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PlantFiles: Lanceleaf Cottonwood
Populus x acuminata

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Family: Salicaceae (sal-i-KAY-see-ee) (Info)
Genus: Populus (POP-yoo-lus) (Info)
Species: x acuminata

Category:
Trees

Height:
over 40 ft. (12 m)

Spacing:
30-40 ft. (9-12 m)

Hardiness:
USDA Zone 3b: to -37.2 C (-35 F)
USDA Zone 4a: to -34.4 C (-30 F)
USDA Zone 4b: to -31.6 C (-25 F)
USDA Zone 5a: to -28.8 C (-20 F)
USDA Zone 5b: to -26.1 C (-15 F)
USDA Zone 6a: to -23.3 C (-10 F)
USDA Zone 6b: to -20.5 C (-5 F)
USDA Zone 7a: to -17.7 C (0 F)
USDA Zone 7b: to -14.9 C (5 F)
USDA Zone 8a: to -12.2 C (10 F)
USDA Zone 8b: to -9.4 C (15 F)
USDA Zone 9a: to -6.6 C (20 F)

Sun Exposure:
Full Sun

Danger:
Unknown - Tell us

Bloom Color:
Unknown - Tell us

Bloom Time:
Unknown - Tell us

Foliage:
Deciduous

Other details:
This plant is attractive to bees, butterflies and/or birds
Average Water Needs; Water regularly; do not overwater
Requires consistently moist soil; do not let dry out between waterings

Soil pH requirements:
6.1 to 6.5 (mildly acidic)
6.6 to 7.5 (neutral)
7.6 to 7.8 (mildly alkaline)

Patent Information:
Non-patented

Propagation Methods:
From hardwood cuttings

Seed Collecting:
N/A: plant does not set seed, flowers are sterile, or plants will not come true from seed

Click thumbnail
to view:

By uglysteve
Thumbnail #1 of Populus x acuminata by uglysteve

By uglysteve
Thumbnail #2 of Populus x acuminata by uglysteve

Profile:

No positives
1 neutral
No negatives

Gardeners' Notes:

RatingAuthorContent
Neutral uglysteve On Oct 25, 2009, uglysteve from Apache Junction, AZ wrote:

I planted a lanceleaf cottonwood 2 years ago. It was a skinny stick about 1/2 inch in diameter, and about 4 feet tall. It is now about 15 feet tall, and about 3 to 4 inch diameter at the base. It's the fastest growing tree I have. It takes the desert summer heat (115+) with enough water. Some leafs turn brown. I deep water it once a week. Seems to like finer soil that holds moisture. I had another one that was in sandy soil, and it died. Last winter when I cut off some low branches, I put them in the ground, and they all rooted. Some died when I failed to water. They are in a wash, so I hope I will be able to cut back on the water in a couple of years.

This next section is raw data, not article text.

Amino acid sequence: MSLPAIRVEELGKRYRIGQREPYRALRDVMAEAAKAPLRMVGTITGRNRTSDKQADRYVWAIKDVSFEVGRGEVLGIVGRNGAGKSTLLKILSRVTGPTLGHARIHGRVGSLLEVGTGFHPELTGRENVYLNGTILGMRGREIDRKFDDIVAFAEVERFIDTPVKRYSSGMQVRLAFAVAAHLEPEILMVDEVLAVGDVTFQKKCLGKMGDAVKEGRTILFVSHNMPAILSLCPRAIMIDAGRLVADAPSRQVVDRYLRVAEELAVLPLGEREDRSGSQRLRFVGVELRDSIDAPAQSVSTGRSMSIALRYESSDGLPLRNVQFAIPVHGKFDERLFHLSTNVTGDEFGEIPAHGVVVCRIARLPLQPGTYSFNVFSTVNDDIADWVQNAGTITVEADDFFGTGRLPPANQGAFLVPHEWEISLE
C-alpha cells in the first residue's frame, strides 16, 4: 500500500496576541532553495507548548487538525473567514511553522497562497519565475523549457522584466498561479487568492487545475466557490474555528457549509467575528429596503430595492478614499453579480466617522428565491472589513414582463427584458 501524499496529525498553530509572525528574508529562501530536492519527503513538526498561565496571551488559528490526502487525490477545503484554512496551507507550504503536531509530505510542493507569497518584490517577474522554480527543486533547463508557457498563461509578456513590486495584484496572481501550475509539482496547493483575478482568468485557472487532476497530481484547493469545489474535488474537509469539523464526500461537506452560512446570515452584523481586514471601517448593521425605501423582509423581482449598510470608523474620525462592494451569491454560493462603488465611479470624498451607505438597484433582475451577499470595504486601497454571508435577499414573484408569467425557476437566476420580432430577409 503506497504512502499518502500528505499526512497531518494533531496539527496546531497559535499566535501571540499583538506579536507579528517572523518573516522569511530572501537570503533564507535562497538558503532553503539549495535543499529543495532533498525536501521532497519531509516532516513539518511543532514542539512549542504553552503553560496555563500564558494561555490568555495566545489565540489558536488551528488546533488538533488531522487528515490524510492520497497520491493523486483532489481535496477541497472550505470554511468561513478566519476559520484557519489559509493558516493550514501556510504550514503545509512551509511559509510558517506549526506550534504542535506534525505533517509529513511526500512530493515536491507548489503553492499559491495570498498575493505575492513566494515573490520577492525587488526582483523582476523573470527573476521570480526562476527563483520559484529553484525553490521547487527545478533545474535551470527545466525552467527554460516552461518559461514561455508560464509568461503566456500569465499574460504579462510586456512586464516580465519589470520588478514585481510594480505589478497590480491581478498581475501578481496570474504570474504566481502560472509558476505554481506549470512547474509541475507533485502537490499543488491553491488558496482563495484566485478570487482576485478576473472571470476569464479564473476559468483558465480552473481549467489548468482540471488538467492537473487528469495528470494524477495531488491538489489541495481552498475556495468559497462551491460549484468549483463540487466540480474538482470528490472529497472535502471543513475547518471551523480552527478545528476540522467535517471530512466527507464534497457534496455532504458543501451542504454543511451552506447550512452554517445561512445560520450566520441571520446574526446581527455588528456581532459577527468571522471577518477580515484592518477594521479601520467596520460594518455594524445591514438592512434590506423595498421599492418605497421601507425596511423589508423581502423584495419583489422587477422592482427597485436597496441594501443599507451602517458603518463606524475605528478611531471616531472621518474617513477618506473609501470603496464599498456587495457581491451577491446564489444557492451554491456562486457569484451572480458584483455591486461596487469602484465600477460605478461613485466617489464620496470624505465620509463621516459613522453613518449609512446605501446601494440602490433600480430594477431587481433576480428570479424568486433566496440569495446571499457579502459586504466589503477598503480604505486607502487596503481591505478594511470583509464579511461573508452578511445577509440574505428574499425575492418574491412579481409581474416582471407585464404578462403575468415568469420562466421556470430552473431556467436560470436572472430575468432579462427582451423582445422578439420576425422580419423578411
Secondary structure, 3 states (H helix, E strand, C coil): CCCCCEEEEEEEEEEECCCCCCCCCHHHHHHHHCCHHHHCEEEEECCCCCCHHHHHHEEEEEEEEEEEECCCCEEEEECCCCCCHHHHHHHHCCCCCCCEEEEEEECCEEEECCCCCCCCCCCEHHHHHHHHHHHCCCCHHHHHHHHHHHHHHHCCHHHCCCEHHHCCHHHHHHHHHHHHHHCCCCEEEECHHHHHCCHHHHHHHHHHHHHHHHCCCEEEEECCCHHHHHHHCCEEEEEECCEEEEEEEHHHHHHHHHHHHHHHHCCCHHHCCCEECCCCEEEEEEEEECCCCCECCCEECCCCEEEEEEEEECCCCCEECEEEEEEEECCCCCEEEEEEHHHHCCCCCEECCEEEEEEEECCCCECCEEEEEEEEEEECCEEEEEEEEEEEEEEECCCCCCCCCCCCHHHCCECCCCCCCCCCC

One problem I have is that bees seem to love to eat the new growth, all summer, when no flowers are blooming. That seems to be slowing the growth. The tree will be covered in bees collecting resin. The branch tips turn black, and the new leafs are deformed. The good thing is that in spring there are enough flowers to distract the bees, so the tree can grow.

Update: The tree is now 4 years old, still doing good. Looses 1/2 of it's leaves when the temperature is over 110F. It's surviving the heat, and still growing fast. Cuttings have grown from 2 foot sticks to 15 feet tall in 2 or 3 years.
Good, Aspen like tree (the trunk) for the desert at 1800 ft. elevation, and higher. Sunset zone 12, in full sun. Looks great in the spring, a bit ragged and worn out by fall.
Yellow fall collor.

Update: The tree is about 5 years old now and still doing well.

Update: The tree in the picture is still ok, but a clone about 5 years old died from sooty canker. I have also lost several Freemont cottonwoods to sooty canker. The stress of the hot summer and drought seems to let sooty canker spread very quickly in cottonwoods. All the trees that died were pruned last winter. May be my bleach water that I used to clean my tools, was too weak.

Regional...

This plant has been said to grow in the following regions:

Apache Junction, Arizona
Flagstaff, Arizona



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